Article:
September 2000, just after my final interview for a prestigious and much coveted job as a film examiner for the British Board of Film Classification, I’m told that there would be a week to wait for news. Frustrating. So I took myself off to the Royal Academy of Art to visit an exhibition of Botticelli’s drawings of Dante’s Divine Comedy – and the attendant circles of hell. I learned that the 7th circle was reserved for those who waste their talent. What talent was I wasting? Earlier that year, I had read my short story Jordan Meadows at the Hay Festival. OK, so I arranged the reading myself at the Hay fringe raising money for the charity I worked for. But it was well received. I decided to go home and revisit the story – honing and toning it, and starting work on another story – again based on fictionalised versions of children I’d known as a teacher in a children’s home 2 years previously. A week later, I am offered the job of film examiner: great, 5 years sitting in front of film scripts, with good story telling seeping into my psyche, and working on my own stuff at weekends.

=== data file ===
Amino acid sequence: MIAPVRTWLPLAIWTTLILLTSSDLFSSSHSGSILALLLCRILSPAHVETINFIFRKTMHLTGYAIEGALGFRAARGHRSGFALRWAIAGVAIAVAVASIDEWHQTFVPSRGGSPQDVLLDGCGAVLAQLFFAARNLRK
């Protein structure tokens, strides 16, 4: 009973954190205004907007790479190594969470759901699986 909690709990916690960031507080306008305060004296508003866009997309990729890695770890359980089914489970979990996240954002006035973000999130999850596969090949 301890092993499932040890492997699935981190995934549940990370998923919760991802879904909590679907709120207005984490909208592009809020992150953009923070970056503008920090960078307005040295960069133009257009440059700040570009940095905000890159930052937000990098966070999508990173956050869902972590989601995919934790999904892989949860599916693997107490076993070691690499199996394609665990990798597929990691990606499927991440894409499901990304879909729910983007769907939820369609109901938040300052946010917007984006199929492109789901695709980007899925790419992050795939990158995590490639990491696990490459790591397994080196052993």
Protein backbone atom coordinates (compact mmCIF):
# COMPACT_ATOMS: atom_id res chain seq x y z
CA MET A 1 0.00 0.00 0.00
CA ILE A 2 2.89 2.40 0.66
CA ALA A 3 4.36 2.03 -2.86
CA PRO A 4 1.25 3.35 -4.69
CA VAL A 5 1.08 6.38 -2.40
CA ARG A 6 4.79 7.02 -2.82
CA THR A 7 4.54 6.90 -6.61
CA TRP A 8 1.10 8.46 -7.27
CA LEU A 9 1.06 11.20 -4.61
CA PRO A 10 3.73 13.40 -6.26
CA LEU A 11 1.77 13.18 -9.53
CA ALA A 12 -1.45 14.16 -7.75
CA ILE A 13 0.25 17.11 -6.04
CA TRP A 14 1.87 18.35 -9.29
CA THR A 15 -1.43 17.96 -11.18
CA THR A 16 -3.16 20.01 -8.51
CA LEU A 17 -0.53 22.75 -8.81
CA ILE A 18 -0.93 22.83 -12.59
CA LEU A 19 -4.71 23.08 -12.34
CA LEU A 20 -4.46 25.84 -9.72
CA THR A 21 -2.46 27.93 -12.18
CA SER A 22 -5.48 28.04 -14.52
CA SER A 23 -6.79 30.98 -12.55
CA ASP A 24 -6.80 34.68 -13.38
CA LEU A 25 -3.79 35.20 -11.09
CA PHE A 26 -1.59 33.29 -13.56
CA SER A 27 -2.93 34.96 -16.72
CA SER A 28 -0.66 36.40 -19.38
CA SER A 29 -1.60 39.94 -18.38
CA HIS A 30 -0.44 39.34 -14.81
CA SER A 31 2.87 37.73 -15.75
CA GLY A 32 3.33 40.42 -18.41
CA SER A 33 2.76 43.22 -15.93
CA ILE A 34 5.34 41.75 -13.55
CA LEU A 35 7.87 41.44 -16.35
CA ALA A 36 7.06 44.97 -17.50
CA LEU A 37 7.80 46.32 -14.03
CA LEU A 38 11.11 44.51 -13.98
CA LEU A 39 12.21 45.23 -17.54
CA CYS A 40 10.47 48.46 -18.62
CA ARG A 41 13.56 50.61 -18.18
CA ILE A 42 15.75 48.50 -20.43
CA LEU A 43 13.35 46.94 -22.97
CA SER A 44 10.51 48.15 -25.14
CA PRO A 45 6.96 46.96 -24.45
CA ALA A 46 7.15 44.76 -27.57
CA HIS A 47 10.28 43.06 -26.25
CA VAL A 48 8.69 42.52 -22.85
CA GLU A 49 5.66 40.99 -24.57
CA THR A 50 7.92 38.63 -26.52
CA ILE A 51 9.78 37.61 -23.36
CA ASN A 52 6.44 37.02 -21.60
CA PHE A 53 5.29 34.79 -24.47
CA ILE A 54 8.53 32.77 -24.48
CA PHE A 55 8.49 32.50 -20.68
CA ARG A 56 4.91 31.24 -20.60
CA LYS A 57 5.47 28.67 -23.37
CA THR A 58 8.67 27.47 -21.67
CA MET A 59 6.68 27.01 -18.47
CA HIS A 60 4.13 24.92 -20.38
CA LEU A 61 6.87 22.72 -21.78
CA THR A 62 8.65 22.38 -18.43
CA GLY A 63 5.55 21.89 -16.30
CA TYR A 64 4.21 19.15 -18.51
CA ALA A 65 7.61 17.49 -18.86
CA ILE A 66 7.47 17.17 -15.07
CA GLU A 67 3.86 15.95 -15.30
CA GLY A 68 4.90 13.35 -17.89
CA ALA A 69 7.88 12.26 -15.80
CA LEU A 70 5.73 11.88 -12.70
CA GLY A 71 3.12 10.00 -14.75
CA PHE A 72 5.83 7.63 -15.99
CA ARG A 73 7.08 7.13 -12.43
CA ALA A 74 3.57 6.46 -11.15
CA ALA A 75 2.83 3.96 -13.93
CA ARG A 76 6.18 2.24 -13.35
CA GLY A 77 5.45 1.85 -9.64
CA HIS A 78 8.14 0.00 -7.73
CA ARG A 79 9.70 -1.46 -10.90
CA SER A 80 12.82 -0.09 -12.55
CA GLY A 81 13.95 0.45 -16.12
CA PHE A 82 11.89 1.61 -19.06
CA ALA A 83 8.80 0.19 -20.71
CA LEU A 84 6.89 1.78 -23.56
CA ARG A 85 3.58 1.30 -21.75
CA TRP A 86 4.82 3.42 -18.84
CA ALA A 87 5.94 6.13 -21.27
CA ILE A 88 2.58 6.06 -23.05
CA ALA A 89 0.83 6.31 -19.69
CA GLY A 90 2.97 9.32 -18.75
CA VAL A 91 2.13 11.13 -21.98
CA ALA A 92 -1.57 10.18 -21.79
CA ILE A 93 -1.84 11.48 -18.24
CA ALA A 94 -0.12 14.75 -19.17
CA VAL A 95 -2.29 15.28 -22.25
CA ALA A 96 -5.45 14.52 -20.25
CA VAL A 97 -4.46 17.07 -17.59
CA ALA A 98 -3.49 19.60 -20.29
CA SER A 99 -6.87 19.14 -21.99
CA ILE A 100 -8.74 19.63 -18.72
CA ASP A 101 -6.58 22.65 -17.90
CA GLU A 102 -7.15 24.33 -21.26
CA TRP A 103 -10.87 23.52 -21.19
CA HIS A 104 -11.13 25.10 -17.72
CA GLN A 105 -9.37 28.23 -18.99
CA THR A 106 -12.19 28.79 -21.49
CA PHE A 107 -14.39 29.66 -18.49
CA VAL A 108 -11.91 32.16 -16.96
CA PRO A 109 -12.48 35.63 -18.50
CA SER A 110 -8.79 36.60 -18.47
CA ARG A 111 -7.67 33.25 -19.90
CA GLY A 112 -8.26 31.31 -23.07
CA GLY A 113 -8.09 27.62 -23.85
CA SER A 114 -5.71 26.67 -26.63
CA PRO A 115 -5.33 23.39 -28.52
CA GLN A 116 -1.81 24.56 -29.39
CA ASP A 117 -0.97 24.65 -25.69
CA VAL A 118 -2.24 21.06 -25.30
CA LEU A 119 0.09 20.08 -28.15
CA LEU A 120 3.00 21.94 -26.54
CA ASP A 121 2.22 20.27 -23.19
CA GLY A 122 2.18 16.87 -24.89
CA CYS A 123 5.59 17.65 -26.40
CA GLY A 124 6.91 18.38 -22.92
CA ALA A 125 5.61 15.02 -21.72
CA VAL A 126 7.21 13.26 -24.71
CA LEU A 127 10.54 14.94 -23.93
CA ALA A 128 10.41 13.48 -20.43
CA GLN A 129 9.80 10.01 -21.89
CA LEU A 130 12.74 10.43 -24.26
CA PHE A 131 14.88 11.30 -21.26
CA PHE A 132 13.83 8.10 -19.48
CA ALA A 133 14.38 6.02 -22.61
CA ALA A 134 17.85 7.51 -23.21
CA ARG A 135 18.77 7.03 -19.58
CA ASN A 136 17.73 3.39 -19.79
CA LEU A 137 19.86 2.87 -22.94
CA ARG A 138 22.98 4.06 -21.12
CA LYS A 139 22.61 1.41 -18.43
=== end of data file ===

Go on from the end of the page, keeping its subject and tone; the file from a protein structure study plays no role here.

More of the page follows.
It wasn’t like that. I hated the job, which left my mind too full of rubbish to write anything of my own. The mental energy I had left was reserved for my young son. Film censors are in their own circle of hell – at least this one was – and I resigned 6 months later. By 2010 I had published my first collection Fugues on a Funny Bone. One of the stories, Soho Square, was based on the BBFC, as was a play, Porn Crackers performed at the Hackney Empire in 2008. Circles of hell ‘indeed.’ But a job is a job, I don’t want to diss it, and it does important work – child protection work. It just wasn’t for me. If anyone wants a copy of Fugues on a Funny Bone order it at janwoolf.com